But I don’t. My body registers the vibrations, my peripherals register a clearing, but I keep on walking. I may periodically glance back, curious about it all. I may meander over and squint through the bare ice to make out what’s tapping from below. But I deploy no sustained effort to break the ice. I lose interest and walk on.
The groundhog knows no partitions. Its life depends upon diligent burrowing, unearthing of the deep. Recall that it’ll be impaled by its own teeth if it doesn’t. What happens to me if I do not burrow? If I do not pick at the ice? Nothing much, I suspect. I will simply live. I will ‘merely survive’, as Geldard puts it. I will forever wonder what lies beyond the partitions in my mind. What exists beneath the noise of consciousness?
Every evening when I sit to meditate on a little black pillow tucked in the corner of my apartment, I enter the excavated tunnels of soil. I pursue Whitman’s fire within, the blazing of destiny unknown that surfaces through the groundhog’s tunnels as a lukewarm invitation. I dig. I become the groundhog. I do so as if my life depends on it. I recognize this seated moment, with eyes closed and legs crossed, as a fleeting, sacred moment of attention. It is my brief excursion over to the cleared patch of ice where something knocks from behind an opaque partition. I know I will soon lose interest. I know I will soon open my eyes and wander over to the fridge for a snack, or check my emails, or Twitter. Something will pull me away from the clearing, away from attention.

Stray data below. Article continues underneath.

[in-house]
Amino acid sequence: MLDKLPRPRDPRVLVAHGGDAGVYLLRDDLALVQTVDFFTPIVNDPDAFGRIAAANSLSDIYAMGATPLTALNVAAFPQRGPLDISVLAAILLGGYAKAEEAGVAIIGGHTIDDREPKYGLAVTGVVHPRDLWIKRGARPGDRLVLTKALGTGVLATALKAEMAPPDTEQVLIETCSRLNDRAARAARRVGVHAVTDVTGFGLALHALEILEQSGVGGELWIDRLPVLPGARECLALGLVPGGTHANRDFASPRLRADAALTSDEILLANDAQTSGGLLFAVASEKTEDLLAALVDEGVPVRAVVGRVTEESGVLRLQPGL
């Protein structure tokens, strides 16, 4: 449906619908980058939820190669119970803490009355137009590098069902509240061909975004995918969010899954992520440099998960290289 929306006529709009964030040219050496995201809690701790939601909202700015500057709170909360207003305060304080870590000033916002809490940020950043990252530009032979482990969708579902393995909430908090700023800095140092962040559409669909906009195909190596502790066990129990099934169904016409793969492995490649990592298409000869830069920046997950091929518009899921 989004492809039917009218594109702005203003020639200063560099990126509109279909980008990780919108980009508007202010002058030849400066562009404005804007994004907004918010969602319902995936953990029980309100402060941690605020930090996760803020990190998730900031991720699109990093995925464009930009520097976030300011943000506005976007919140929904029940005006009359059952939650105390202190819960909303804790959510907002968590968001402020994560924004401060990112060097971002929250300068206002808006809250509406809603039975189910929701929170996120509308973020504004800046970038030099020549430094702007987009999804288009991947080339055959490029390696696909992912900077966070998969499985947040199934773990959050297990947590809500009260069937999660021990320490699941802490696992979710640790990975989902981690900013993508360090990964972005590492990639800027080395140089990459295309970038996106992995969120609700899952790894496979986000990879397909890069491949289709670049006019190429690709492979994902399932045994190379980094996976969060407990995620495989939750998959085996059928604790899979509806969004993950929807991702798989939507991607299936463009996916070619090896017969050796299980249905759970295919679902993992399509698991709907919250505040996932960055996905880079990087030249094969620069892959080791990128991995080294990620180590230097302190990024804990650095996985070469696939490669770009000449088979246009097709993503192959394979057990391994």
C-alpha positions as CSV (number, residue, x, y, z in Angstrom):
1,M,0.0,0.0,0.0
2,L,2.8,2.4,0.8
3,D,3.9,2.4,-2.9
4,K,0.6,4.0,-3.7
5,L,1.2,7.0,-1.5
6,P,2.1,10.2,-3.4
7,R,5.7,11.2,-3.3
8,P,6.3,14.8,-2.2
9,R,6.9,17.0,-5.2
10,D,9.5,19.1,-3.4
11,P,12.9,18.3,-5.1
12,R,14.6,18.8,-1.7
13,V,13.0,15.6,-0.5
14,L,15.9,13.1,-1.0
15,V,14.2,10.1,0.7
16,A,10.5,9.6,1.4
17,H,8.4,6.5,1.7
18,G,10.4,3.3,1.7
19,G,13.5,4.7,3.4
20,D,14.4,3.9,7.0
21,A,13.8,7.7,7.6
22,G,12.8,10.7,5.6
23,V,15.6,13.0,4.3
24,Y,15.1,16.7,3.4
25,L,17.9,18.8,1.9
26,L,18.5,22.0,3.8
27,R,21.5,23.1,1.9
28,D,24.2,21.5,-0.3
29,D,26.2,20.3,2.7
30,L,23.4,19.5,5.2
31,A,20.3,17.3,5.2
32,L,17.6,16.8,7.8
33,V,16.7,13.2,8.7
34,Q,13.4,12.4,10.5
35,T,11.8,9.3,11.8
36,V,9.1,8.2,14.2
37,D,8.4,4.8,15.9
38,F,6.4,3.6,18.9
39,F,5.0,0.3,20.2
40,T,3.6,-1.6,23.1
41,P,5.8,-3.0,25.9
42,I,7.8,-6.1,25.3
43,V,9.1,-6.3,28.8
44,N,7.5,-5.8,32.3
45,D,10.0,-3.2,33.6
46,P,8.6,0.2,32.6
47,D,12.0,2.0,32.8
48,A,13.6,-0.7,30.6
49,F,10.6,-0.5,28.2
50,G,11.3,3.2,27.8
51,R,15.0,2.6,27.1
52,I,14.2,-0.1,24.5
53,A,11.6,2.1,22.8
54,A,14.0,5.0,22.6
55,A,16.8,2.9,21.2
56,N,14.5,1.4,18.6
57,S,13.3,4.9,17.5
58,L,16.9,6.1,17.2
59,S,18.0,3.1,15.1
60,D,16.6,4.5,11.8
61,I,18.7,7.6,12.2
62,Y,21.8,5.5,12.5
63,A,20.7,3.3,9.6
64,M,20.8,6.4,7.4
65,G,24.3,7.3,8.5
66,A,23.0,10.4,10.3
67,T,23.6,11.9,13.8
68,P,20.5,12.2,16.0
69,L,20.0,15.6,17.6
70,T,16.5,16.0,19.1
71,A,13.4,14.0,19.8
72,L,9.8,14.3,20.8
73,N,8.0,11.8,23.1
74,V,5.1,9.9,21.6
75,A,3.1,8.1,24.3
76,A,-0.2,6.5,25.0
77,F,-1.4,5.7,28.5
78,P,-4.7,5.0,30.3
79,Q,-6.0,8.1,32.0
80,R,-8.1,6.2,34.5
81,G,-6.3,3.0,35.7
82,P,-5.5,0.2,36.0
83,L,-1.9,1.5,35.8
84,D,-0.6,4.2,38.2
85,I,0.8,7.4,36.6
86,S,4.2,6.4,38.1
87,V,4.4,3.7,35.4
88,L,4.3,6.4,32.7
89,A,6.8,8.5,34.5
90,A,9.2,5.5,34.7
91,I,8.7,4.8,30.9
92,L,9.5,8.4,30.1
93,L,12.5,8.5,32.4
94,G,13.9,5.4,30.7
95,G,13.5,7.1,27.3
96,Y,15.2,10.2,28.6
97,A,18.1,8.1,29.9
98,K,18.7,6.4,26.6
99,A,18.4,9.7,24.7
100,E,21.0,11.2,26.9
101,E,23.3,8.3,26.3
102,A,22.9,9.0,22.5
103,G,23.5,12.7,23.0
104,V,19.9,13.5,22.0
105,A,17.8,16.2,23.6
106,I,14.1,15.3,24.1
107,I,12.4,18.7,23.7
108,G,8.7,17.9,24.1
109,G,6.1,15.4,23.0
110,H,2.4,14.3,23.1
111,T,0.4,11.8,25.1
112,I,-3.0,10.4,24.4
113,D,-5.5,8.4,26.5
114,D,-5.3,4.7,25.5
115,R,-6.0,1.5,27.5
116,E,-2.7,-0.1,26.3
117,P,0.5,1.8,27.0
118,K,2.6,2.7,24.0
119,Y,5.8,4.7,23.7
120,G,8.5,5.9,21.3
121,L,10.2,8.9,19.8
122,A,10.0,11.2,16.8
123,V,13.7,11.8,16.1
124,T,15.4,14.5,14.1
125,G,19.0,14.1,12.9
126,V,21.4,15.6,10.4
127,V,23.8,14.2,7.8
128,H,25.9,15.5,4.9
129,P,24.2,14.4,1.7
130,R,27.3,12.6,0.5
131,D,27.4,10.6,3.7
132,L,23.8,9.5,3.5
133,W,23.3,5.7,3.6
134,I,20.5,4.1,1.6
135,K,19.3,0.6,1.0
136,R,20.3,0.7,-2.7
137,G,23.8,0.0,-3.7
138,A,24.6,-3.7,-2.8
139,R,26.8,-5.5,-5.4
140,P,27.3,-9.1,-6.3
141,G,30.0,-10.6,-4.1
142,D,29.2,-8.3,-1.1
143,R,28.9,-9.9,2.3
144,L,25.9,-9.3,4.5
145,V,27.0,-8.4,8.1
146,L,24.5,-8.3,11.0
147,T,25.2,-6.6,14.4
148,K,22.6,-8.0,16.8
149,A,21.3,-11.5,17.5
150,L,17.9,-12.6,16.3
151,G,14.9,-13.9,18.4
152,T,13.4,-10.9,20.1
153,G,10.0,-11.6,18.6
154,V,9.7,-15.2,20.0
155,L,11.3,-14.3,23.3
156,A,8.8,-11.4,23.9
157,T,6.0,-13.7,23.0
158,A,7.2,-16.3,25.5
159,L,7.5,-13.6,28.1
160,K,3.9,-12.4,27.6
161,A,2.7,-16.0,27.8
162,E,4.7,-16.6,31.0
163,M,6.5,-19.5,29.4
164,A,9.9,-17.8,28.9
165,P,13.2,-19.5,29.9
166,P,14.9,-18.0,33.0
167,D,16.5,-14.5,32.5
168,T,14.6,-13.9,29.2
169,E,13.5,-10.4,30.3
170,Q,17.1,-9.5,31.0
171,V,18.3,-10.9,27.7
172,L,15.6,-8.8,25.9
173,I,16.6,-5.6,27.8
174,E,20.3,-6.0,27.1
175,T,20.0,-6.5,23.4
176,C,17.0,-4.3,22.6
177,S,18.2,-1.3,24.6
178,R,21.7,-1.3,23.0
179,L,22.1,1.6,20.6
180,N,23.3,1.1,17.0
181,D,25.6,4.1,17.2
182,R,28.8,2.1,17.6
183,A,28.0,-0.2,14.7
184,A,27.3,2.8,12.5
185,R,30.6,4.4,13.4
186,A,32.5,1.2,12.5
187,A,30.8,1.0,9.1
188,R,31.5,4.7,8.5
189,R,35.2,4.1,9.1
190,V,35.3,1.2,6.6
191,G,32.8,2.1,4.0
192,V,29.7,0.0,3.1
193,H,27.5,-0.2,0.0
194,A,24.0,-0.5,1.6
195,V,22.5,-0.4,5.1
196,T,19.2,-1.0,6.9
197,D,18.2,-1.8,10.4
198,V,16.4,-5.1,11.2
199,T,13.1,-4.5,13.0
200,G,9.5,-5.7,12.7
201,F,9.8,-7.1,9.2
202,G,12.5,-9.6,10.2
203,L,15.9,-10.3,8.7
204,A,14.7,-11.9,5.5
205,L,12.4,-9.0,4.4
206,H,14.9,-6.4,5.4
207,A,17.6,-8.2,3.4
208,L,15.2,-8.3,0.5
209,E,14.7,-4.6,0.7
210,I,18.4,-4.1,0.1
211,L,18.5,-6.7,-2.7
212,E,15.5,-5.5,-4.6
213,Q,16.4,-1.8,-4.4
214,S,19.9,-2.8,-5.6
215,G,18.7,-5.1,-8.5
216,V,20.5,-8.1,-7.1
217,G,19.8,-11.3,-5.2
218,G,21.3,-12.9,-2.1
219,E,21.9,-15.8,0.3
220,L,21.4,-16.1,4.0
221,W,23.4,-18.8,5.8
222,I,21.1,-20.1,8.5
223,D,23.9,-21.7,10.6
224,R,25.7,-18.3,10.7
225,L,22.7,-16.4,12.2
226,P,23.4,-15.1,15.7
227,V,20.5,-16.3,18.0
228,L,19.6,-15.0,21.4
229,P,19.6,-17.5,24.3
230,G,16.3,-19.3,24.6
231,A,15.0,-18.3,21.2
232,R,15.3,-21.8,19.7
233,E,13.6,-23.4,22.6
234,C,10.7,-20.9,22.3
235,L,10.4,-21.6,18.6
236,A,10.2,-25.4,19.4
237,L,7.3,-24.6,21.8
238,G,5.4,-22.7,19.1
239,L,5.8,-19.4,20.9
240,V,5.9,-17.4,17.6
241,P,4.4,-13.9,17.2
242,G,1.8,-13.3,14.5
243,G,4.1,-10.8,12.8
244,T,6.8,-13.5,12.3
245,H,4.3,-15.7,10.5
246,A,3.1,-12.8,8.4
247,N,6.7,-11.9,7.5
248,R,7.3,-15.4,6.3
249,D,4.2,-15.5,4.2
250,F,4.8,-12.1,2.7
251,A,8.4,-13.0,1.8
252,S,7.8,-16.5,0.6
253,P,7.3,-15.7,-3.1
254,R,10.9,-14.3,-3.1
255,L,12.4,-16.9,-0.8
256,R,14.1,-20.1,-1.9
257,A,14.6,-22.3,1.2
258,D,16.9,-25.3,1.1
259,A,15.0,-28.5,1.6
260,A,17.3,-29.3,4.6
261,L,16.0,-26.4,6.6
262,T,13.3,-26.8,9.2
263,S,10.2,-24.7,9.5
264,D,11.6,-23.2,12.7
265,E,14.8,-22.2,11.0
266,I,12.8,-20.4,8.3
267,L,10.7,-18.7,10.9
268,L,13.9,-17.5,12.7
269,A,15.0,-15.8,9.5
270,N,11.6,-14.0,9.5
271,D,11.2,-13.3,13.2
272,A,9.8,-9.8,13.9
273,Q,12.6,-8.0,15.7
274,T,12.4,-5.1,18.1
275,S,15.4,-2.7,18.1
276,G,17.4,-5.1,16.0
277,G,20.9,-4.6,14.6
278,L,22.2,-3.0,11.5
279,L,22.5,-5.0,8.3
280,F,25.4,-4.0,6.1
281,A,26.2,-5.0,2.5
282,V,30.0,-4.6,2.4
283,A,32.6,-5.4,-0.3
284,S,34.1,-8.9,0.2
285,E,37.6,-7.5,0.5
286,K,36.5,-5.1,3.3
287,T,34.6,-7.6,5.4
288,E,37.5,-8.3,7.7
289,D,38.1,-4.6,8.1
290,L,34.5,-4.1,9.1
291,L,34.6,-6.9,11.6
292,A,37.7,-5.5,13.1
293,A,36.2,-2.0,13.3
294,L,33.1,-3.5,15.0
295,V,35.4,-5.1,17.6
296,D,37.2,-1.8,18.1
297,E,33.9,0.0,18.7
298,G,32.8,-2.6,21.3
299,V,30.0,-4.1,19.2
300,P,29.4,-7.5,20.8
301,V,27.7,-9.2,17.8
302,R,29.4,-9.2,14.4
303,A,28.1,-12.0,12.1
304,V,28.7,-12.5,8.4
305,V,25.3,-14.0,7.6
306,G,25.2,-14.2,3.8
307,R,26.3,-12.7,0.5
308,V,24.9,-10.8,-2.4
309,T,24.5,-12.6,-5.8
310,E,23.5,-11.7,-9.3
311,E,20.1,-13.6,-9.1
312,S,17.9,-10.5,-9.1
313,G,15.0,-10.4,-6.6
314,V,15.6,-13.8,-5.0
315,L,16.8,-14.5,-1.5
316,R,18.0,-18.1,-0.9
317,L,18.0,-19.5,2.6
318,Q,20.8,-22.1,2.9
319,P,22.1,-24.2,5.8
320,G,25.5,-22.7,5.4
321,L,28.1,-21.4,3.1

But until this happens, I sit. I dig through unconsciousness. I dig through the mind’s incessant motion. I feel, if ever so slightly, that the gaze I’ve felt upon my back was always this. Stilled awareness — its omnipresent gaze refracted through the phenomena of my life. Until the subject of attention is attention itself, the sensation of stilled awareness is felt as a distant refraction, a vague gaze emanating from a far-off place.
It’s through the phenomena of life meditation digs. Through what partitions us from ourselves, attention from awareness. Like the groundhog, I will continue to dig as if my life depends on it. Should I lose focus and my tunnels fall short, it’s not my teeth that will impale me, but the numbed, dulled, sensation of a life gone by, unlived, unknown to itself.